The first in a fortnightly series of think pieces, John Slade, Research Officer at RNIB, asks us to consider if prevention of eye health is high enough up the commissioning agenda.
Data published by the Department of Health indicates that for every £10 the NHS spends on problems related to the eye in England, only 1p is spent on prevention and health promotion.
NHS Programme Budgets provide detailed information on how money was spent on healthcare in England in 2011/12. These budgets highlight expenditure on 23 different disease categories across 12 different care settings. This data is a key resource allowing commissioners to see where money is being spent, and it is increasingly being linked to outcome data in order to assess the value for money of outcomes, prioritise and drive reform and quality improvement initiatives.
In 2011/12, the NHS in England spent £2.26 billion on problems of vision:
In other words, for every £10 spent by the NHS in England on eye health and treatment only 1p goes on prevention and health promotion.
It should be noted that other ophthalmic activity may be preventative. NHS sight tests (recorded in primary care) and treatments such as Lucentis injections or cataract surgery (recorded in secondary care) help to prevent people living with avoidable sight loss. More information on the prevention of sight loss in primary care can be found via RNIB's Community Engagement Projects.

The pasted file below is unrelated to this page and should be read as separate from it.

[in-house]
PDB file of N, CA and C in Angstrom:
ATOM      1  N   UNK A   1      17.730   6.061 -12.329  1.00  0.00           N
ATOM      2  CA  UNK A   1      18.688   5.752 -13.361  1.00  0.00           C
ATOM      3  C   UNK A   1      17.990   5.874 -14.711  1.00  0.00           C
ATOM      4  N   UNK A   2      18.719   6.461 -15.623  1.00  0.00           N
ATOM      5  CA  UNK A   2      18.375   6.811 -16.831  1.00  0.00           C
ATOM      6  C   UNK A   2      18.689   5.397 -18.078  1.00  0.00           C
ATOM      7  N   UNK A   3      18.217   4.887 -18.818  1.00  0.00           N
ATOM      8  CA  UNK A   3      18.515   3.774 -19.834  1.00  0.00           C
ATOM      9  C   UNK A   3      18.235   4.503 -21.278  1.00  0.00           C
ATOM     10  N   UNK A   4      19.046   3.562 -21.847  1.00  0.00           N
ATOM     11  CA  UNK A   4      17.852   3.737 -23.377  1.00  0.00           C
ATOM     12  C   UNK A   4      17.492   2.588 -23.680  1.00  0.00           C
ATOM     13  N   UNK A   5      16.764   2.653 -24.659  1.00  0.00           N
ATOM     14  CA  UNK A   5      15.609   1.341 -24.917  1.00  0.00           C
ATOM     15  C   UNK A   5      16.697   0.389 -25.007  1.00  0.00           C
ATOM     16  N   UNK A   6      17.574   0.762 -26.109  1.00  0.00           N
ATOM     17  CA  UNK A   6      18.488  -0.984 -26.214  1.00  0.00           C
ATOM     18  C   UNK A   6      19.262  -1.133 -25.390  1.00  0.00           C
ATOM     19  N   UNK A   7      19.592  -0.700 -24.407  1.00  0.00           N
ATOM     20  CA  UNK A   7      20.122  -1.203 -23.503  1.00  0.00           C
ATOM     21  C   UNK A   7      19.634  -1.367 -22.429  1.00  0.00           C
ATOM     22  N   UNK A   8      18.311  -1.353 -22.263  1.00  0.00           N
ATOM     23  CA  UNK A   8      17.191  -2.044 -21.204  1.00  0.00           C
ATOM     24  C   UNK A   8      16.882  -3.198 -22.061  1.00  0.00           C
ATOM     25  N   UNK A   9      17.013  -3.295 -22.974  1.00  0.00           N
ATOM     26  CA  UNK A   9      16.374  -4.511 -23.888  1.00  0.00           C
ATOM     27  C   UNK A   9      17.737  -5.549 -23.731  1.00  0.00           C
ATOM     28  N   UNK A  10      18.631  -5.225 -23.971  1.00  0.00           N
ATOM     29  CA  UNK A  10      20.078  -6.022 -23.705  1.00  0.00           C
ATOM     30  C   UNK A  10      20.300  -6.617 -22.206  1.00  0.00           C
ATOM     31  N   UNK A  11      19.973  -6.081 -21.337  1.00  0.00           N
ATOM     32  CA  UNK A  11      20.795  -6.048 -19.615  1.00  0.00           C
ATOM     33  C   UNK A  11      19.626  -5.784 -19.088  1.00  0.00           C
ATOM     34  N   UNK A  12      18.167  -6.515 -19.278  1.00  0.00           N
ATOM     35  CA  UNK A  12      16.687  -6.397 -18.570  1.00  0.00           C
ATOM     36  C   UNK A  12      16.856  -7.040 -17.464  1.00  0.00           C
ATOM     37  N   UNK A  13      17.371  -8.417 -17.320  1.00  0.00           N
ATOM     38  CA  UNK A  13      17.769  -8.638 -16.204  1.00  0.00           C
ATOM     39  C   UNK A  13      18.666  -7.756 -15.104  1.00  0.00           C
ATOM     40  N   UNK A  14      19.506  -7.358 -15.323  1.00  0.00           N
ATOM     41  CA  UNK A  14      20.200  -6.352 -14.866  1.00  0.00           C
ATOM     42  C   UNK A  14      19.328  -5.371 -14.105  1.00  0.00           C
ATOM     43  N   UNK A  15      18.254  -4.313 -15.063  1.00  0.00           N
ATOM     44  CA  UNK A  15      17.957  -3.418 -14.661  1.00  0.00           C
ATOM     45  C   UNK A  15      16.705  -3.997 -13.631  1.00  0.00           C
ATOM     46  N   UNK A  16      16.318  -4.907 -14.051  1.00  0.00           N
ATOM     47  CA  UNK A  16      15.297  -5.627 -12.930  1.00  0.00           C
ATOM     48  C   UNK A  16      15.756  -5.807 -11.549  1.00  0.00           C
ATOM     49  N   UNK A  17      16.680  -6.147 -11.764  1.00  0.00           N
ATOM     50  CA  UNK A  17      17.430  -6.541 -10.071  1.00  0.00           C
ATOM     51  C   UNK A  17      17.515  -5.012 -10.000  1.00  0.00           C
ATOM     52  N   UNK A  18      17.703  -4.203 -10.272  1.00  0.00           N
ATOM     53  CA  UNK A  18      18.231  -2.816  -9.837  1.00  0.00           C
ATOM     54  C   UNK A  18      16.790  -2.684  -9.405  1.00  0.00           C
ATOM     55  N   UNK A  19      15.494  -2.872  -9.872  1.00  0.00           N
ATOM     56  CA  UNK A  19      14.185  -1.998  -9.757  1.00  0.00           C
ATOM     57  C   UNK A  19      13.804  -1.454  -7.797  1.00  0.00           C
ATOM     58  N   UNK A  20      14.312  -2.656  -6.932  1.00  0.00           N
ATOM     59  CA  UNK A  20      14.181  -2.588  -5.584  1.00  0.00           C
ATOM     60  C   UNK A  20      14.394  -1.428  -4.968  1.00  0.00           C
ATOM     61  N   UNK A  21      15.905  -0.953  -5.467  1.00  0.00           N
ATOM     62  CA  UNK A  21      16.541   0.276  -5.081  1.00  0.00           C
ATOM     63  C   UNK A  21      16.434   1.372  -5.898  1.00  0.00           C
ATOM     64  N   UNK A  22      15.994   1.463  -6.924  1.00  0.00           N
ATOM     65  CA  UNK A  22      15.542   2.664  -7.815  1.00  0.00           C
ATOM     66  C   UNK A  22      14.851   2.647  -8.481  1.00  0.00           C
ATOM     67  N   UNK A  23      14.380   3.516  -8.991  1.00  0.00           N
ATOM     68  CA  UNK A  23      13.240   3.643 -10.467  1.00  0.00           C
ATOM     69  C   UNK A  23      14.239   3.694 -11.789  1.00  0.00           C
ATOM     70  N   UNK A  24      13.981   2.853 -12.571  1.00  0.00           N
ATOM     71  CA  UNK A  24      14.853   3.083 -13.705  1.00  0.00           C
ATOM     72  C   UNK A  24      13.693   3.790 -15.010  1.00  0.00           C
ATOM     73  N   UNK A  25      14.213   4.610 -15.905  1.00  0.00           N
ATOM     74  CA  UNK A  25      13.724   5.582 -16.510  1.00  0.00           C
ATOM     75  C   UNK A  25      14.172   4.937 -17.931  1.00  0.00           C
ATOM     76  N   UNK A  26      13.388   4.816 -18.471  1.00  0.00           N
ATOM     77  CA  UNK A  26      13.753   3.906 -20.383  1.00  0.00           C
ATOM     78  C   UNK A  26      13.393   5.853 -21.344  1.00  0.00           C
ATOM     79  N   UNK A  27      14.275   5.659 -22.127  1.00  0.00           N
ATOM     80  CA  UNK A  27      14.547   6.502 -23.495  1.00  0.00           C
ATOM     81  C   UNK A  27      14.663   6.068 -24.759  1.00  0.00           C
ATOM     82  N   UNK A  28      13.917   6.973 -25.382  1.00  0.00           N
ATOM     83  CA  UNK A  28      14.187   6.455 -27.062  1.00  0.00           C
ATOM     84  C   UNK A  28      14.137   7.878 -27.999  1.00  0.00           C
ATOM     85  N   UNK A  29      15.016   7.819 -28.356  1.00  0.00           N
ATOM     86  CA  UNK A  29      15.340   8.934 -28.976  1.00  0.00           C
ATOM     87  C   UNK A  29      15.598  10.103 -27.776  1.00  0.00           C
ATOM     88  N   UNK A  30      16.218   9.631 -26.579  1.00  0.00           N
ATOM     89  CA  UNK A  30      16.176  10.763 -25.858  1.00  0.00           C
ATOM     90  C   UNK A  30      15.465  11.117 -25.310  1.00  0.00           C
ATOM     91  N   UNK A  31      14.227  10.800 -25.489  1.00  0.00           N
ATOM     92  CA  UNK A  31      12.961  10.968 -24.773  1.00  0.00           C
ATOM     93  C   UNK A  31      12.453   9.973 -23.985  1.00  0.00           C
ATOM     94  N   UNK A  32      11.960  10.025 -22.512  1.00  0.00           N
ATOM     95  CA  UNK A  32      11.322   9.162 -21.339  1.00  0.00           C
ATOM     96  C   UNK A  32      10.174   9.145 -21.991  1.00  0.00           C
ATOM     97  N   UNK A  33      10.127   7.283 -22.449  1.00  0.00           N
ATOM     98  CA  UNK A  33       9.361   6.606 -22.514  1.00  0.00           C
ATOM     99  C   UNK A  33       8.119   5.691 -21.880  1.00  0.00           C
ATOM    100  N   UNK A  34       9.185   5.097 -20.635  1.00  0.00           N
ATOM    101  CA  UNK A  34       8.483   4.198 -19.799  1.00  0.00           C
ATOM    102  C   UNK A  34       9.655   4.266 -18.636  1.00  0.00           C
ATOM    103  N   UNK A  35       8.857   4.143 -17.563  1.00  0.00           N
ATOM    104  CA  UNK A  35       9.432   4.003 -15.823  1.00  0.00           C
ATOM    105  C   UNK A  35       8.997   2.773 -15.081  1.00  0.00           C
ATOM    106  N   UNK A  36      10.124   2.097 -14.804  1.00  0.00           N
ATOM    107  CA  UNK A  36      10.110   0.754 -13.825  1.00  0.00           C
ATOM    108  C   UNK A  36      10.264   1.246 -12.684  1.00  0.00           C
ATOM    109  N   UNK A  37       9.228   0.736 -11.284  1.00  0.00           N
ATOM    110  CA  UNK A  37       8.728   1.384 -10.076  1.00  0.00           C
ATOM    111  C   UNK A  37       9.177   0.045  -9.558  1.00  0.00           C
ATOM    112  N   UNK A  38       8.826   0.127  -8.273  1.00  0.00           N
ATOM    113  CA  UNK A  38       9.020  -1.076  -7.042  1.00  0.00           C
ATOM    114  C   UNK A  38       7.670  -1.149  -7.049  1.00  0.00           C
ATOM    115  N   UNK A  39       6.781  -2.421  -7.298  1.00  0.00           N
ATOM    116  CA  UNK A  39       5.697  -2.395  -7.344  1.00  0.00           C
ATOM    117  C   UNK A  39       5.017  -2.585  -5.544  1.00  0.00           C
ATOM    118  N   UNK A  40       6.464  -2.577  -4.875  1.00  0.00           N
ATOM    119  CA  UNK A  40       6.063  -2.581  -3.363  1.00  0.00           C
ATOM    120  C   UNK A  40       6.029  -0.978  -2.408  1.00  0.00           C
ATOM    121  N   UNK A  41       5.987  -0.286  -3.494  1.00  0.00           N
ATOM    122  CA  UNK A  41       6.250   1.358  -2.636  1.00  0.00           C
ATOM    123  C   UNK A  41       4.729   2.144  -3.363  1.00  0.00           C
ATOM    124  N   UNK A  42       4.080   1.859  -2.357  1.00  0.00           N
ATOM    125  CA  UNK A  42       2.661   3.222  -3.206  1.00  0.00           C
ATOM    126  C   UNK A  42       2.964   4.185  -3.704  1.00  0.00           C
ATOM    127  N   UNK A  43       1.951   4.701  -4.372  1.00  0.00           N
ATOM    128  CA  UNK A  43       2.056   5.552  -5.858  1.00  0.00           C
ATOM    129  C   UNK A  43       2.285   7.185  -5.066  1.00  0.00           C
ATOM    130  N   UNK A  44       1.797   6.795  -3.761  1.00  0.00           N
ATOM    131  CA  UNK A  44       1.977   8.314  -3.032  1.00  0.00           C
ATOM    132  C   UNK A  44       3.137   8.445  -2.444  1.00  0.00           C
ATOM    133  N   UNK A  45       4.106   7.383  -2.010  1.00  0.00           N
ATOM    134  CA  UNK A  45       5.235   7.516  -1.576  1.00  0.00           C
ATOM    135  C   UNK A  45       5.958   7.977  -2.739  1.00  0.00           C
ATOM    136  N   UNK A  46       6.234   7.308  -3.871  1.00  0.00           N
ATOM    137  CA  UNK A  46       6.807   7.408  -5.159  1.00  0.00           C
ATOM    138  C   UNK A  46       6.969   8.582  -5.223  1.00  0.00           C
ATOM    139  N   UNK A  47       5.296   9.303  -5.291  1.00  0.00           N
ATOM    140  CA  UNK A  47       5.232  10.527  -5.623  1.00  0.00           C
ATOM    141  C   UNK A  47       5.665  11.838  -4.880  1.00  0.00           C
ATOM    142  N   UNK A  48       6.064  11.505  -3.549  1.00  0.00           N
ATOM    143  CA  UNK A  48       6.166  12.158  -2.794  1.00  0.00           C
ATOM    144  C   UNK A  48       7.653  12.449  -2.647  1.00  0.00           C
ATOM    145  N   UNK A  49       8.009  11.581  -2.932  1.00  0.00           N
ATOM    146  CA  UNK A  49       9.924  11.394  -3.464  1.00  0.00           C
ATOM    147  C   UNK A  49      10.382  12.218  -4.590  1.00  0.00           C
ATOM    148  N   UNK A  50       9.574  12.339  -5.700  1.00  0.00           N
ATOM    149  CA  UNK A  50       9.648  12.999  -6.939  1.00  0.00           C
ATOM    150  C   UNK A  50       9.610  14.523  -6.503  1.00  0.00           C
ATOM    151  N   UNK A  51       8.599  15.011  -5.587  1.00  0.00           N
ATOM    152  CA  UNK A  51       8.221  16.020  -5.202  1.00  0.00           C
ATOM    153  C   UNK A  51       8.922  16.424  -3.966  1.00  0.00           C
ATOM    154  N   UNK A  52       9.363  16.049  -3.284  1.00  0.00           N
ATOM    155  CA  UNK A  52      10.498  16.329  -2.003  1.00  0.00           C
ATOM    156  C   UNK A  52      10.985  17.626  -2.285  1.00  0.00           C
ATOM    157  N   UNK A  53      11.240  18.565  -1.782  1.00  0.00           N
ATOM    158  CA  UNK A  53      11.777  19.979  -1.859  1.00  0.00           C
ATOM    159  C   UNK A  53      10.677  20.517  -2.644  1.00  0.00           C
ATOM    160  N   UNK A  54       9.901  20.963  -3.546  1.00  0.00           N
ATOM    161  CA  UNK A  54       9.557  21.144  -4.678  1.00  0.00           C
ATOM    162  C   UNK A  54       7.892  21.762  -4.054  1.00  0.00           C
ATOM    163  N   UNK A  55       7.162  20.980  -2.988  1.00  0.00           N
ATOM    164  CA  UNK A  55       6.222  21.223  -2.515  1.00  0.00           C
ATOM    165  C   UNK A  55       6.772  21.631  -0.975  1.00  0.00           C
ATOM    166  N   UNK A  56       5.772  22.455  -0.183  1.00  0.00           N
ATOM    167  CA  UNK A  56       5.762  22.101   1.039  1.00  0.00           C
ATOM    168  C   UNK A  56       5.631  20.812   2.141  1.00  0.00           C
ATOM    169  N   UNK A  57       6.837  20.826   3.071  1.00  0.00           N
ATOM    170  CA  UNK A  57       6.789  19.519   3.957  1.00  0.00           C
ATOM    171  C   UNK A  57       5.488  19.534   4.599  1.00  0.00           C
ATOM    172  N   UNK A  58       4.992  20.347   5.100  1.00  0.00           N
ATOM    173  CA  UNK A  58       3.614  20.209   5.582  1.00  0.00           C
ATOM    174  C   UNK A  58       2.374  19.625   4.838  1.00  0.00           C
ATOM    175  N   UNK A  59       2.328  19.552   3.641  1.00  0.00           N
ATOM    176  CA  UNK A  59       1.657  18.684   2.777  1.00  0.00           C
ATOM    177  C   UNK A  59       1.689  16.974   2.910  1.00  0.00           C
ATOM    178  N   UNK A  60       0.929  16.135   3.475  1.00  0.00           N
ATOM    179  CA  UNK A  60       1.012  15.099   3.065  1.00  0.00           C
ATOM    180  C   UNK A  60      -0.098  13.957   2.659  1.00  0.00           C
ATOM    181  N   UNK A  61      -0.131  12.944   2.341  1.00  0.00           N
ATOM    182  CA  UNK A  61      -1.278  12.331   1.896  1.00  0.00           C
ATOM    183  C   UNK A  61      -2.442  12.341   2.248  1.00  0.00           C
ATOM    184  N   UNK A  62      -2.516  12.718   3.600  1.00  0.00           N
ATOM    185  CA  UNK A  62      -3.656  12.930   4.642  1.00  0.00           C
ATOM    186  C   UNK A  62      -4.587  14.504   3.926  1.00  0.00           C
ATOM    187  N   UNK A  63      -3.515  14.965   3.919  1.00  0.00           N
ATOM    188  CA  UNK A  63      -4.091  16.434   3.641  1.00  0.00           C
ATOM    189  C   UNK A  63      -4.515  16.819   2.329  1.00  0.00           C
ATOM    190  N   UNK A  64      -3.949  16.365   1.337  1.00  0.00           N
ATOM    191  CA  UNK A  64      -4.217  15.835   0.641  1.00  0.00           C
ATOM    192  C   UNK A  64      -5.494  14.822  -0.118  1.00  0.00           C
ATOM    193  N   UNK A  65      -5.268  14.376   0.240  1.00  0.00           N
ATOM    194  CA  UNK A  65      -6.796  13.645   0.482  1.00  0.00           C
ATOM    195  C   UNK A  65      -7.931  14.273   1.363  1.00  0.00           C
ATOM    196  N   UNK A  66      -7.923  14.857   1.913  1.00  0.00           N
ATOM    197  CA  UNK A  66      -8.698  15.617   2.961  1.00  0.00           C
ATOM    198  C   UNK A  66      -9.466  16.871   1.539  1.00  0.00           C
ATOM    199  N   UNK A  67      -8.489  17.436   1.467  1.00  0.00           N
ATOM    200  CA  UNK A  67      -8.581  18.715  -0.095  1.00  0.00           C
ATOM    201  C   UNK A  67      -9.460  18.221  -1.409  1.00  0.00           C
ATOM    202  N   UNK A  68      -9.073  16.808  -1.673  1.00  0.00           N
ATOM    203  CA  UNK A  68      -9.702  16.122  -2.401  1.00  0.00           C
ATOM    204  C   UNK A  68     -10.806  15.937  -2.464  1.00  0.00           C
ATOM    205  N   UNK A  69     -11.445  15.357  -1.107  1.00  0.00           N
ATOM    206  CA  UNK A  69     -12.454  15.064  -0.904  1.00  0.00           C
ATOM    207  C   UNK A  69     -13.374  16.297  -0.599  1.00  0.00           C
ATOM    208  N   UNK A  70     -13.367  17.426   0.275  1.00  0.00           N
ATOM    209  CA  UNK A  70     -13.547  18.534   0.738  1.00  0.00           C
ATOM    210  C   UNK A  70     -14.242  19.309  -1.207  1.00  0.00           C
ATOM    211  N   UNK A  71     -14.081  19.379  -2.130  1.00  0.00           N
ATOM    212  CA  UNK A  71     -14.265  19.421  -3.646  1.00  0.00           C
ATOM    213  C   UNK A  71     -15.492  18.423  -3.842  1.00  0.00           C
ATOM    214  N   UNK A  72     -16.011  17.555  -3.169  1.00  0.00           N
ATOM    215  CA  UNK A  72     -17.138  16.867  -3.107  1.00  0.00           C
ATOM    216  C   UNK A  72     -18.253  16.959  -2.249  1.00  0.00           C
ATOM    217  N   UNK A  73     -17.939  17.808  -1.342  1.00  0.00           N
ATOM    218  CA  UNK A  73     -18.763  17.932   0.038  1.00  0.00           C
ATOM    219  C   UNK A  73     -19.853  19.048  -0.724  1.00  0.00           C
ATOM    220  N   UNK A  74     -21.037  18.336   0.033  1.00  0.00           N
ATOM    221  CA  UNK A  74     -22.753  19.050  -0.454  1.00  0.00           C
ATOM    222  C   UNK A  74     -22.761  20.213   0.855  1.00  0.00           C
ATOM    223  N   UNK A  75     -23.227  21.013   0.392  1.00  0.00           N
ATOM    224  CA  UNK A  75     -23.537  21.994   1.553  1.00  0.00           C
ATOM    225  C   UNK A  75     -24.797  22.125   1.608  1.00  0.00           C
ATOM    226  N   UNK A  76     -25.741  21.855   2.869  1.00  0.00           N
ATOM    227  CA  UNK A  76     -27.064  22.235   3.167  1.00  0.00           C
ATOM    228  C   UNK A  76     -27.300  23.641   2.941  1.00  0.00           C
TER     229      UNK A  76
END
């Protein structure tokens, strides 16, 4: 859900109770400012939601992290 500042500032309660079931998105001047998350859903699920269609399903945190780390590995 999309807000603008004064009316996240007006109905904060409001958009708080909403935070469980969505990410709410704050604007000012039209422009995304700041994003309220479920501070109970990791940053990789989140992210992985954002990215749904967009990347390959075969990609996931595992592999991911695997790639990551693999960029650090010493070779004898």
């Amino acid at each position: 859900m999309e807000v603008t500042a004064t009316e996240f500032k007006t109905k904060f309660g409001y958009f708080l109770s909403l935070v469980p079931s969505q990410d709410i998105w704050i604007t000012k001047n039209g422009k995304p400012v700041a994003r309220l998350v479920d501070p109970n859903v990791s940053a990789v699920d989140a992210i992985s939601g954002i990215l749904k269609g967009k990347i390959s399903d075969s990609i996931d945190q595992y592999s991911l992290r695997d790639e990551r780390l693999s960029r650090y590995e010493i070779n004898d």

The definition of "Prevention and health promotion" in the 2011/12 Programme Budgeting Guidance is as follows:
"Prevention and health promotion Includes primary and secondary prevention, health promotion, family planning, school health services, national screening programmes, public health programmes for communicable and non-communicable disease, epidemiological surveillance and public health administration."
The average amount spent on prevention and health promotion across the NHS in England was 3 per cent. If we compare eye health to other health conditions, many have a higher spend in this area. For example, over six times more was spent on prevention and health promotion of dental problems, and nearly three times more spent on problems of learning disabilities. If we compare the proportionate spend, then six times more of the problems of hearing budget was spent on prevention and health promotion.
Other evidence suggests that spending money on prevention and health promotion to stop avoidable sight loss could be money well spent. Over the last five years, the number of people attending repeat ophthalmology outpatients appointments has increased by one-third. If we prioritise the promotion of eye health, perhaps we can prevent people from needing to come back to the eye clinic?
The Programme budgeting PCT benchmarking tool provides details of PCT spend and ranking. How does your local area compare?
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